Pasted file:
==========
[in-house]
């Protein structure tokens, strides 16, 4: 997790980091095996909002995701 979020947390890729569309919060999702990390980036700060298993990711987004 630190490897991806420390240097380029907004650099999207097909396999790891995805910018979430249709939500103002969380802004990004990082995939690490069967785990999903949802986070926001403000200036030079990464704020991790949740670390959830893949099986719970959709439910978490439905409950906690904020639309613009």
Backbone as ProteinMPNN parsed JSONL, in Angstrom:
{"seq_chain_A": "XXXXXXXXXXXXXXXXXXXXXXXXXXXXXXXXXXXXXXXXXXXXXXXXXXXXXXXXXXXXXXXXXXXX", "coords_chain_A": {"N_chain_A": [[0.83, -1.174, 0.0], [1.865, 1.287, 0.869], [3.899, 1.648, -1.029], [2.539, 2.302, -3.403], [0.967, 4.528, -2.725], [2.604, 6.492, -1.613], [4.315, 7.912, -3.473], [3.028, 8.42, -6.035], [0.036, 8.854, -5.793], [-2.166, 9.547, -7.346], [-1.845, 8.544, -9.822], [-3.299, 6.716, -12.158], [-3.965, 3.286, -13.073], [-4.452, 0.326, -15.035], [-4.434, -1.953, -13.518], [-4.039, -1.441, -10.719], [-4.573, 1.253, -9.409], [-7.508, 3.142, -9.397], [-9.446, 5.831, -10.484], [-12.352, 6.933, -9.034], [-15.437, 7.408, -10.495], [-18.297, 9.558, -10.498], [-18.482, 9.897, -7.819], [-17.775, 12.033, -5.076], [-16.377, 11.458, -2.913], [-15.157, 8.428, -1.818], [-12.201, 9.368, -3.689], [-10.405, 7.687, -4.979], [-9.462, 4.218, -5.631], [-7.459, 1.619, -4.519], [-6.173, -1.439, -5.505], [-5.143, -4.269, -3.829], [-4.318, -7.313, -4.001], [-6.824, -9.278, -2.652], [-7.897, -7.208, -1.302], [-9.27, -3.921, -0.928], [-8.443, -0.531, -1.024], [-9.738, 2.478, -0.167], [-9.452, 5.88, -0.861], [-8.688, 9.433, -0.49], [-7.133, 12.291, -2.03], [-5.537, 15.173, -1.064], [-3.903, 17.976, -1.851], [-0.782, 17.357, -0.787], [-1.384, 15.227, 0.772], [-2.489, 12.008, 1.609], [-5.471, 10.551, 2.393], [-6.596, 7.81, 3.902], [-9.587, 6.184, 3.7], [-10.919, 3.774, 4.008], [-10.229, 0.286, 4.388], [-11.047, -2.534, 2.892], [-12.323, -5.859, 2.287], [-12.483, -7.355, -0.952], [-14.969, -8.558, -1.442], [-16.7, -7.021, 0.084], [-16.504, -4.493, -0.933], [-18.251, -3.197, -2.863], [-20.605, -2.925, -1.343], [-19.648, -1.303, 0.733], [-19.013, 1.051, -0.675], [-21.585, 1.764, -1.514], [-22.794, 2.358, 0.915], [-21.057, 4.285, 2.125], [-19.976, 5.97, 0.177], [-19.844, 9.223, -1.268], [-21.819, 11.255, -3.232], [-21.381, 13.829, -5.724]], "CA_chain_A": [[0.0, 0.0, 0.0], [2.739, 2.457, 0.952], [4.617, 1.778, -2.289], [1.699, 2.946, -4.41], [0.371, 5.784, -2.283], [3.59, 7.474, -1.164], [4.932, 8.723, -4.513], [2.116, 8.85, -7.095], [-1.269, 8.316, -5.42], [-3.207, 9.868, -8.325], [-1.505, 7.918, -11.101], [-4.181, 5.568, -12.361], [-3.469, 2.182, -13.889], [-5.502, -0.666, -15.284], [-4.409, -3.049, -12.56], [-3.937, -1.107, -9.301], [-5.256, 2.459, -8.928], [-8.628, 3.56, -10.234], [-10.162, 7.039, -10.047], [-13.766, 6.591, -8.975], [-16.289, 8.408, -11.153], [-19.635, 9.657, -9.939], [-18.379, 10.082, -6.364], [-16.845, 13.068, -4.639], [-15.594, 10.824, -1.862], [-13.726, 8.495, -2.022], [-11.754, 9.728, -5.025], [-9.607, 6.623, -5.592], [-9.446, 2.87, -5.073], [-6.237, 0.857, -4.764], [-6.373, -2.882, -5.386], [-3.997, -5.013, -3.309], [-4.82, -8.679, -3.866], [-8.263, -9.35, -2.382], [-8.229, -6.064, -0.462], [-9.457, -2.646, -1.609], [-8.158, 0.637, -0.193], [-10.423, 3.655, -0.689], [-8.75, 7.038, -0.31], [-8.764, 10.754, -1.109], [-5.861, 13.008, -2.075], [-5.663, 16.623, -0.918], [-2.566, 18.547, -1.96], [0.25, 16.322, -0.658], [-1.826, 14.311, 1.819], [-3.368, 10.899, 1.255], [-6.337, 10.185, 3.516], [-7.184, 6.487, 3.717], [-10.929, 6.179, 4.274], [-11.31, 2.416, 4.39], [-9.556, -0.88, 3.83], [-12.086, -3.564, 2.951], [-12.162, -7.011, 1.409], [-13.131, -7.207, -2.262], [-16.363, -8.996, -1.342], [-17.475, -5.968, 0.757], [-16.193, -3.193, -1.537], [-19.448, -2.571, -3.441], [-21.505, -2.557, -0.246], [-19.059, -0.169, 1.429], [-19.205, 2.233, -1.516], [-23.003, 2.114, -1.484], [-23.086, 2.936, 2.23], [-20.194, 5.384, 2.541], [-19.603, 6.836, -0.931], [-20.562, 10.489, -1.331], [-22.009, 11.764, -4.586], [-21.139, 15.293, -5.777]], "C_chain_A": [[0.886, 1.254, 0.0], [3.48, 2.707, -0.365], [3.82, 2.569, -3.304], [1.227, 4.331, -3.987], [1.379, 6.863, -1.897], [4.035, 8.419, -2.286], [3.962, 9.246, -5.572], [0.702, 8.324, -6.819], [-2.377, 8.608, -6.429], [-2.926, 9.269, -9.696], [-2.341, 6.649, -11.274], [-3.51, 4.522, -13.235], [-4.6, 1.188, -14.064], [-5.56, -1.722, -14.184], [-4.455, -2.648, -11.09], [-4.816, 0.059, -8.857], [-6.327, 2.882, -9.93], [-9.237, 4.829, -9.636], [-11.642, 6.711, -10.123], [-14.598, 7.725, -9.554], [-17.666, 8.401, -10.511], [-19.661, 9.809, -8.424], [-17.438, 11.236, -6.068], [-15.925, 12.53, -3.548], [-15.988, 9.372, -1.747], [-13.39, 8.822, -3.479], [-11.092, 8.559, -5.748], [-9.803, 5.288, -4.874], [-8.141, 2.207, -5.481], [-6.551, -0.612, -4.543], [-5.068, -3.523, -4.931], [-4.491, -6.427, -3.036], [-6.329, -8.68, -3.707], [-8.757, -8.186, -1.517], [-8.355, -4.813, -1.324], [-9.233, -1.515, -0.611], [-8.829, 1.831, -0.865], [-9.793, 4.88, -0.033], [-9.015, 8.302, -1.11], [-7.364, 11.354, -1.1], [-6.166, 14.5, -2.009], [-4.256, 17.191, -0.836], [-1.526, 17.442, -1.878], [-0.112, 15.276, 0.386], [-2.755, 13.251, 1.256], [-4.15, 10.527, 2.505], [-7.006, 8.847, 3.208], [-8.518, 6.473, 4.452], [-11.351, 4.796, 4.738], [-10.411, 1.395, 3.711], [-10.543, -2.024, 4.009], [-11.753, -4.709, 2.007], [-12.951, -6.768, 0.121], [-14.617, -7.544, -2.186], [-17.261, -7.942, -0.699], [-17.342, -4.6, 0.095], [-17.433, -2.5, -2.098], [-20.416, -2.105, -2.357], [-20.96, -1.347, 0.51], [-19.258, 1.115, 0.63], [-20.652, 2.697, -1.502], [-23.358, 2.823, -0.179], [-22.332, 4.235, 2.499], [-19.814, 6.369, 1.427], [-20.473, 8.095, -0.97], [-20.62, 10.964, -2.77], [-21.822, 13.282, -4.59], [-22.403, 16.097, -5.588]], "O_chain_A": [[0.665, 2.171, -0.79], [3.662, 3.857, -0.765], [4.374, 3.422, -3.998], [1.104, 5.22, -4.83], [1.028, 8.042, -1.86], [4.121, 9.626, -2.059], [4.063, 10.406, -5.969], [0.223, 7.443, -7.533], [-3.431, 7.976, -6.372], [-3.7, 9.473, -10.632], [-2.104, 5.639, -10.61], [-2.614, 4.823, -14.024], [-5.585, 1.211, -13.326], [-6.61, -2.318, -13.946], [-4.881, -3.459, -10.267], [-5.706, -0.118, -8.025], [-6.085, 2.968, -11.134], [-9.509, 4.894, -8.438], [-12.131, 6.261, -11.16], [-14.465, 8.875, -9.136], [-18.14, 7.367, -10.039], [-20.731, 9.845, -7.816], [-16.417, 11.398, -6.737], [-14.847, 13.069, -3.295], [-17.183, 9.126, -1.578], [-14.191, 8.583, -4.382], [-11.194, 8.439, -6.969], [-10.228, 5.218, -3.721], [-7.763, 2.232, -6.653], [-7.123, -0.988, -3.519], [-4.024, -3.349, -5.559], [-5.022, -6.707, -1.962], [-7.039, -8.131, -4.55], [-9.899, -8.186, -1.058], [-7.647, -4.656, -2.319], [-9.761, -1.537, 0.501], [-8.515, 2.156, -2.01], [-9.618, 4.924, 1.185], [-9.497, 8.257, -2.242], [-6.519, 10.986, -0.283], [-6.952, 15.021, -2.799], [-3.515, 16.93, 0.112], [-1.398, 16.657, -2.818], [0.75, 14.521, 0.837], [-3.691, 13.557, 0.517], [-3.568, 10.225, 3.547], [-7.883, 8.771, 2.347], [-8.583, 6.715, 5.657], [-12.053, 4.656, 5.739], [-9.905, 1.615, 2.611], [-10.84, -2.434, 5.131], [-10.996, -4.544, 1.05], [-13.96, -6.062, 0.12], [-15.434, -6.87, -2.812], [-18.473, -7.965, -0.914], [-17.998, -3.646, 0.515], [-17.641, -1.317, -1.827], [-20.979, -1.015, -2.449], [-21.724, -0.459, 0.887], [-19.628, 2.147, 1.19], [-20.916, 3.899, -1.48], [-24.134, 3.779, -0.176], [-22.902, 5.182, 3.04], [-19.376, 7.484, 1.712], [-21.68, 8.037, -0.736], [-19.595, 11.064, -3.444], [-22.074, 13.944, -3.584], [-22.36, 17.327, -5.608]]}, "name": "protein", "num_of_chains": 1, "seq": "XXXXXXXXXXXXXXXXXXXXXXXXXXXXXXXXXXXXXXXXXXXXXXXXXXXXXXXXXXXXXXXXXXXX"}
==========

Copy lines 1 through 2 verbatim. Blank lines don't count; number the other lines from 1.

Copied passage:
[in-house]
């Protein structure tokens, strides 16, 4: 997790980091095996909002995701 979020947390890729569309919060999702990390980036700060298993990711987004 630190490897991806420390240097380029907004650099999207097909396999790891995805910018979430249709939500103002969380802004990004990082995939690490069967785990999903949802986070926001403000200036030079990464704020991790949740670390959830893949099986719970959709439910978490439905409950906690904020639309613009």